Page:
Q: What is Miles Per Gallon?

December 17, 2013 12:53 PM

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You'll see the term "miles per gallon" or "mpg" constantly when researching the purchase of a new or used car. This measurement is commonly associated with fuel economy. A vehicle's fuel economy indicates how efficiently it uses fuel. In America, this is expressed as the number of miles per gallon (mpg) of gasoline.

The miles per gallon rating is important for many reasons. Higher mpg ratings save you money at the pump, and the federal government carefully monitors fuel ratings and their impact on the environment and economy. The Environmental Protection Agency (EPA) tests vehicles for fuel economy in the United States and sets requirements and guidelines for automobiles operating in throughout the nation.

EPA regulation labels are affixed to vehicles or car specification sheets found at dealerships. Whether you're buying a family car, truck, or a motorcycle, you should see a page or sticker with a breakdown of the vehicle's fuel economy. This includes both highway and city mileage, along with the estimated cost of annual fueling. The information might also list "combined" mileage, which is a weighted average of the highway and city mpg figures. This provides a quick review of the car's overall fuel economy.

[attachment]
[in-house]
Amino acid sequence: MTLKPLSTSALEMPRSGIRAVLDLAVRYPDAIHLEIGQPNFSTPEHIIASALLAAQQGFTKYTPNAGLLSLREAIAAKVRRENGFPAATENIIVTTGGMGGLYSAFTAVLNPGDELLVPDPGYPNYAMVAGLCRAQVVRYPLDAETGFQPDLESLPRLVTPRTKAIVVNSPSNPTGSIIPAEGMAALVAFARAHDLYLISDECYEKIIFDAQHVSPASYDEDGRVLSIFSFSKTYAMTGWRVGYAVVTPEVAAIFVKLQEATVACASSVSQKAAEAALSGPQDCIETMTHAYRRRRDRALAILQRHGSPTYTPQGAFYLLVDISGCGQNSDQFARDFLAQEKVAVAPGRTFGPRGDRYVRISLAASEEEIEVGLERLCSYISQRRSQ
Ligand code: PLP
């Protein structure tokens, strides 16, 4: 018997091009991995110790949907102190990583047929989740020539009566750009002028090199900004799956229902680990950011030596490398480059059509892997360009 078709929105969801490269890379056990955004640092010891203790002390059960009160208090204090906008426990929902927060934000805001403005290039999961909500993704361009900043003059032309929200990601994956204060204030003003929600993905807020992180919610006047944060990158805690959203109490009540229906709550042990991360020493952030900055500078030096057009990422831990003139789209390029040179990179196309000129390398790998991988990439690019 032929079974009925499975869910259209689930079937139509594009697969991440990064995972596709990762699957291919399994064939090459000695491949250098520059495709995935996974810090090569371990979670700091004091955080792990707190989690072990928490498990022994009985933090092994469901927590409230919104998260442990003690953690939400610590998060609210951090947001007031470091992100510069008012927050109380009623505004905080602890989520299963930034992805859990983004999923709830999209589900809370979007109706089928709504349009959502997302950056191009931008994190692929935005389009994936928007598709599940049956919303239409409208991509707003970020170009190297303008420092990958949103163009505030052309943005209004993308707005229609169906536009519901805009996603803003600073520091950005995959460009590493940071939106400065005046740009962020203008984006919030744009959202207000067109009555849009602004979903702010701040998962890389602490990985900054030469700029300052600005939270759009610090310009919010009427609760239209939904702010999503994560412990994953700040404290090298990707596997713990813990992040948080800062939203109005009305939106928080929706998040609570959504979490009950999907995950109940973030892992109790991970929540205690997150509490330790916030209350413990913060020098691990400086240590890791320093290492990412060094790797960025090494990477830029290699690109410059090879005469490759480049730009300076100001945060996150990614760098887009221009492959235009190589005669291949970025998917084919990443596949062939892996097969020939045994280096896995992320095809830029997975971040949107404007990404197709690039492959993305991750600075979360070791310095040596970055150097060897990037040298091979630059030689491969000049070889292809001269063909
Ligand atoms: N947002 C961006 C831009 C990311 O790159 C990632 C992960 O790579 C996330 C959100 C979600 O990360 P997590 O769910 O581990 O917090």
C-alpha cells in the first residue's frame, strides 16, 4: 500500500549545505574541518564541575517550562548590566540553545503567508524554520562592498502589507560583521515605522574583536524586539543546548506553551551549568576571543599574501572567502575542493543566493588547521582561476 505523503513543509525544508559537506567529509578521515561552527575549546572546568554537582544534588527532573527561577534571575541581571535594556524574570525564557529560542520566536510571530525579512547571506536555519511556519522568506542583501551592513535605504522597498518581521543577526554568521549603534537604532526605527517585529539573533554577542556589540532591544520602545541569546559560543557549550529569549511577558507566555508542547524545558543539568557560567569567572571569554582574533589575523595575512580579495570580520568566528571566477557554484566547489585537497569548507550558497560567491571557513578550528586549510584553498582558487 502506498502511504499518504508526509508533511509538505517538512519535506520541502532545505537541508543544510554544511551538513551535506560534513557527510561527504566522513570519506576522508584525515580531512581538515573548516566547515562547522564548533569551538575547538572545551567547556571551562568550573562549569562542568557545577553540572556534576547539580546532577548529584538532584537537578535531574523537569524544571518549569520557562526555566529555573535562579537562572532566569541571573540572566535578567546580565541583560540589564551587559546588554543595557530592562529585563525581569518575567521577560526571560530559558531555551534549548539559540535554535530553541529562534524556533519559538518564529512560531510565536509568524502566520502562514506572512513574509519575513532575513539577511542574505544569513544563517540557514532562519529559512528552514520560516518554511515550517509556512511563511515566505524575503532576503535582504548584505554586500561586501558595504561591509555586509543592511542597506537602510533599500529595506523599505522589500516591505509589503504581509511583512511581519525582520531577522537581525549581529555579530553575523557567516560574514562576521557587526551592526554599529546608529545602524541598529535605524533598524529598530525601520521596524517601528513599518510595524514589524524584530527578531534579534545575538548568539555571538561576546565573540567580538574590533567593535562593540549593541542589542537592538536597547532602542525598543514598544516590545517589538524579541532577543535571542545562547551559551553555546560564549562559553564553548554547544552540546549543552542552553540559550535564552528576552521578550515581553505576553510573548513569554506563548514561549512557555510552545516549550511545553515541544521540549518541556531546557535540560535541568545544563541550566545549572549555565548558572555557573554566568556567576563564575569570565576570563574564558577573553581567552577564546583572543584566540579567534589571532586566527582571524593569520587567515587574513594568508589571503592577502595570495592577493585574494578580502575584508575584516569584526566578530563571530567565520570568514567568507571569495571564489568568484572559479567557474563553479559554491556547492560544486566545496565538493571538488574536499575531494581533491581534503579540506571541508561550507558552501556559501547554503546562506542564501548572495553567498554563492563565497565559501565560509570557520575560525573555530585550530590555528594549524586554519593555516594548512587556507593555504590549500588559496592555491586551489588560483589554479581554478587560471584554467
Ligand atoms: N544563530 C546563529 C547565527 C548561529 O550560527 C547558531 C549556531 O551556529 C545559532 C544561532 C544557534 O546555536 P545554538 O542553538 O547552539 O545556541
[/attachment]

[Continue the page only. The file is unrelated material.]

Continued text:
The highway and city mileage ratings result from testing by the EPA on vehicles that are the same make, model and manufacture year as the vehicle you're reviewing. Highway mileage is measured by EPA officials who test a warmed-up engine at speeds of 48 to 60 miles per hour (mph) over a stretch of 10 miles with no stops. This simulates the experience the driver would have traveling along a state highway or interstate. City testing involves the use of a cold engine and includes 23 stops over 31 minutes. Speeds average about 20 mph and top out at 56 mph.

Along with this basic testing, the EPA also conducts controlled tests and field tests. The organization may run three different supplemental tests on vehicles to confirm results and to test for emissions and similar factors. Each test carefully measures the amount of fuel consumed, while some also measure waste product output.

Minimum guidelines for fuel economy in the United States constantly change, usually trending upwards, which makes high miles per gallon, that is, exceptional fuel economy all the more important to carmakers and all the better for you. The efficiency of your new vehicle at burning fuel can have a lasting impact on your wallet.

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